Polish court finds in favour of its border guards
The District Court in the Polish city of Zgozhelets has rejected the claim brought by Ukrainian national Irina Fris against Polish border guards and declared that the actions of officers of the Luzhytsky Department of the Polish Border Guard Service in detaining her on 7 January this year for entering Poland without an entry visa were lawful. The information was provided by the Director of the Ukrainian Honorary Consulate in Wroclaw, Edward Bonsevich, who took part in the hearing. Ms Fris is planning to appeal against the ruling.
He said that the court had listened to the legal arguments given by the Border Guard Service which confirm that Ms Fris needed a transit visa for crossing Polish territory. He added that the court had failed to take into account the fact that Article 18 of the Schengen Convention from 1965 which the Polish border guards named as their grounds for detaining Ms Fris applies only to long-term national visas (over 3 months), whereas Irina Fris had a shorter, two-month visa.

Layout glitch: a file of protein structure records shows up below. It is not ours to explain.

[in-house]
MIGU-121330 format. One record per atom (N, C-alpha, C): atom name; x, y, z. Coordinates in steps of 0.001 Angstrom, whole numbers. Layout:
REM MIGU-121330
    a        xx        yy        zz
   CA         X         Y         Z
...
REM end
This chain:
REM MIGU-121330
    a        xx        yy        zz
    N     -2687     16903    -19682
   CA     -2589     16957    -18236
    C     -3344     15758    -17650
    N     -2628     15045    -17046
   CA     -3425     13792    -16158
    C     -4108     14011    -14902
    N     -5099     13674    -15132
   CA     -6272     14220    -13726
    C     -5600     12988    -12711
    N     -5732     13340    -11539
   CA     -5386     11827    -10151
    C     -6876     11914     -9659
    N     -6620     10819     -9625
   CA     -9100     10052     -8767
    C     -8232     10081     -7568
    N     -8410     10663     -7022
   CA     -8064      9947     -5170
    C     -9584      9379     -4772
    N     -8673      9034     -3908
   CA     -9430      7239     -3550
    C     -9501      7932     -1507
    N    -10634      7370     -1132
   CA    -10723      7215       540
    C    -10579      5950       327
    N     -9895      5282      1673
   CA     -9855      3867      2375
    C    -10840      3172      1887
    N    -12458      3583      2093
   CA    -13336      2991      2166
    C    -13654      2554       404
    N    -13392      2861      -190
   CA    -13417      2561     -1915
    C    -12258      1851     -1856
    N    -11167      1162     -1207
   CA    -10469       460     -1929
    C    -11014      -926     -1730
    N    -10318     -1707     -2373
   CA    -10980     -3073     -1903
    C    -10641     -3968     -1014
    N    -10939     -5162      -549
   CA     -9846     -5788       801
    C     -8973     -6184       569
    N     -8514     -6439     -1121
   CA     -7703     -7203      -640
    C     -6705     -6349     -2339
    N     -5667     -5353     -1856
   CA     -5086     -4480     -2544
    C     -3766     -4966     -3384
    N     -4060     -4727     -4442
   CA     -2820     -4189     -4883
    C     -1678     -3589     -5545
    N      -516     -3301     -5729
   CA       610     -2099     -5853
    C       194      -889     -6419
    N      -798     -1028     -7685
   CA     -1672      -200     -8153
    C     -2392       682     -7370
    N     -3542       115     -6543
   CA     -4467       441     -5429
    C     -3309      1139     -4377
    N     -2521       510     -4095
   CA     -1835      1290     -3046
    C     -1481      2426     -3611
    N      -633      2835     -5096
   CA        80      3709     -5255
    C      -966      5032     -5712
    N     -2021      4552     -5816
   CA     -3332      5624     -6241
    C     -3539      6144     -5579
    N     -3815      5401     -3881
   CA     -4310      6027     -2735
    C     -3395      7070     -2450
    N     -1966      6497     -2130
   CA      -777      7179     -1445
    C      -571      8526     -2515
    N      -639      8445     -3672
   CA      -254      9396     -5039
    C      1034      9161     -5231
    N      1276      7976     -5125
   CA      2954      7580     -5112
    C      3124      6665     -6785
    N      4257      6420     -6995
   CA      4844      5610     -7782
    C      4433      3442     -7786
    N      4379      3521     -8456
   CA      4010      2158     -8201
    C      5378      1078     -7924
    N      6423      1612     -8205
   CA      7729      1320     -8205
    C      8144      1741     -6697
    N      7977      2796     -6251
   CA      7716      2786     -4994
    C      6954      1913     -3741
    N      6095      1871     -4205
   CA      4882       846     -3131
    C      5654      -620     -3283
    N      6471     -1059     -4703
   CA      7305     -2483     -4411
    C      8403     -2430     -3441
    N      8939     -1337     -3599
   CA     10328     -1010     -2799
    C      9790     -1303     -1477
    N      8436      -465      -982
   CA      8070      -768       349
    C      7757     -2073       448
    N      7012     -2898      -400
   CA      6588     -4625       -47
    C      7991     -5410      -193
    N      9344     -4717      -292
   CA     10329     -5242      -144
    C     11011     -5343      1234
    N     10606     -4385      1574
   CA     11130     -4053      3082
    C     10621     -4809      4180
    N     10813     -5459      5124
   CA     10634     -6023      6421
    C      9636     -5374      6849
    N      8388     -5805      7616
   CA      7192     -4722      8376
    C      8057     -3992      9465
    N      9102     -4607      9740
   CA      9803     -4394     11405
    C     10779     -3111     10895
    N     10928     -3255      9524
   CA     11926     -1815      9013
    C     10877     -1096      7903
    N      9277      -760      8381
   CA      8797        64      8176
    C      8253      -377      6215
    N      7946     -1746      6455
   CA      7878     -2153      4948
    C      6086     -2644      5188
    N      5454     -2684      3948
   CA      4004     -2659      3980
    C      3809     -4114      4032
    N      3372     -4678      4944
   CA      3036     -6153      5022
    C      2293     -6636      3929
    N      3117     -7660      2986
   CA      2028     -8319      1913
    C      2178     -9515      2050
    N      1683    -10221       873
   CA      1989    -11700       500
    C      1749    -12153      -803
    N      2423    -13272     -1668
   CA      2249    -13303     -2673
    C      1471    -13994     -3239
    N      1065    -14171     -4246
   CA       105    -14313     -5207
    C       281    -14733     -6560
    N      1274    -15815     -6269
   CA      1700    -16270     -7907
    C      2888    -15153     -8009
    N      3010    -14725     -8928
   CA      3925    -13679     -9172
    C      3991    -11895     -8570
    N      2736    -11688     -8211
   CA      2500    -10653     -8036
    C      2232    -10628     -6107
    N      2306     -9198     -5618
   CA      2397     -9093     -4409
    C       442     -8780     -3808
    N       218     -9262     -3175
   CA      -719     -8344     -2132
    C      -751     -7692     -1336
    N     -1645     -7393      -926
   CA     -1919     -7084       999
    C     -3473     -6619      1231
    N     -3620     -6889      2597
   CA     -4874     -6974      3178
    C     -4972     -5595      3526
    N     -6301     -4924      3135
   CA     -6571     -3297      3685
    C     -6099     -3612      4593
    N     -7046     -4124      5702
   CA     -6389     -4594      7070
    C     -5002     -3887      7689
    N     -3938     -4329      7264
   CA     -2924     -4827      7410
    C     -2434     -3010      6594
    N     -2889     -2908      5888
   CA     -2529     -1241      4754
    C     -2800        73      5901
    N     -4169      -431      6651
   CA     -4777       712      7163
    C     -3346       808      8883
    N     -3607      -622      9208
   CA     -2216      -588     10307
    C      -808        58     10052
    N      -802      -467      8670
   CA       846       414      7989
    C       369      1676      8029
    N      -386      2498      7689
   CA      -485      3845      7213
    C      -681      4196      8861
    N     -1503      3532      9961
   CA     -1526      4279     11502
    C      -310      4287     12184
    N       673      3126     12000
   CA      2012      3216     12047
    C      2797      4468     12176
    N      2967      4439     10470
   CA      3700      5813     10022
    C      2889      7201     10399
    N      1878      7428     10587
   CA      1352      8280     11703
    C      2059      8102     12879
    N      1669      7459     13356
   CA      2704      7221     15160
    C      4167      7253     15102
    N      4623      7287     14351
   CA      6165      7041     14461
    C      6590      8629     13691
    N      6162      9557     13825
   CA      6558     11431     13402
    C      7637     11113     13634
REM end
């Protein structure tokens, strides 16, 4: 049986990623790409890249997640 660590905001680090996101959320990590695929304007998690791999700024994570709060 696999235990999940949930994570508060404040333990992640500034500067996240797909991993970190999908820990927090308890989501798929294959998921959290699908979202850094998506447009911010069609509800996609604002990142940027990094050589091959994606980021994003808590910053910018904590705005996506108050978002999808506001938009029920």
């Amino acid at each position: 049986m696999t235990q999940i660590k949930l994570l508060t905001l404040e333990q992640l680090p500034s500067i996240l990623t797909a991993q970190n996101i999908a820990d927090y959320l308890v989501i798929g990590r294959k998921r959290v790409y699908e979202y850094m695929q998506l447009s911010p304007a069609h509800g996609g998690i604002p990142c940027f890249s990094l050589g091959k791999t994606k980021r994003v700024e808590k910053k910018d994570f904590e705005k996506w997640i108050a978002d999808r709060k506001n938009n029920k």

Mr Bonsevich pointed out that the court hearing had taken place without a lawyer, although one had been requested both by the Ukrainian General Consulate in Krakow and Irina Fris herself after the court refused the consulate. He believes that a lawyer might have changed the course of the hearing.
He added that the court had instructed the district Prosecutor to whom Irina Fris had previously turned to carry out an investigation into her allegations of pressure, threats and indecent and offensive words used by some of the border guards.
As reported yesterday, Irina Fris had accused the Polish border guards of exceeding their duties, putting pressure on her and of impolite treatment
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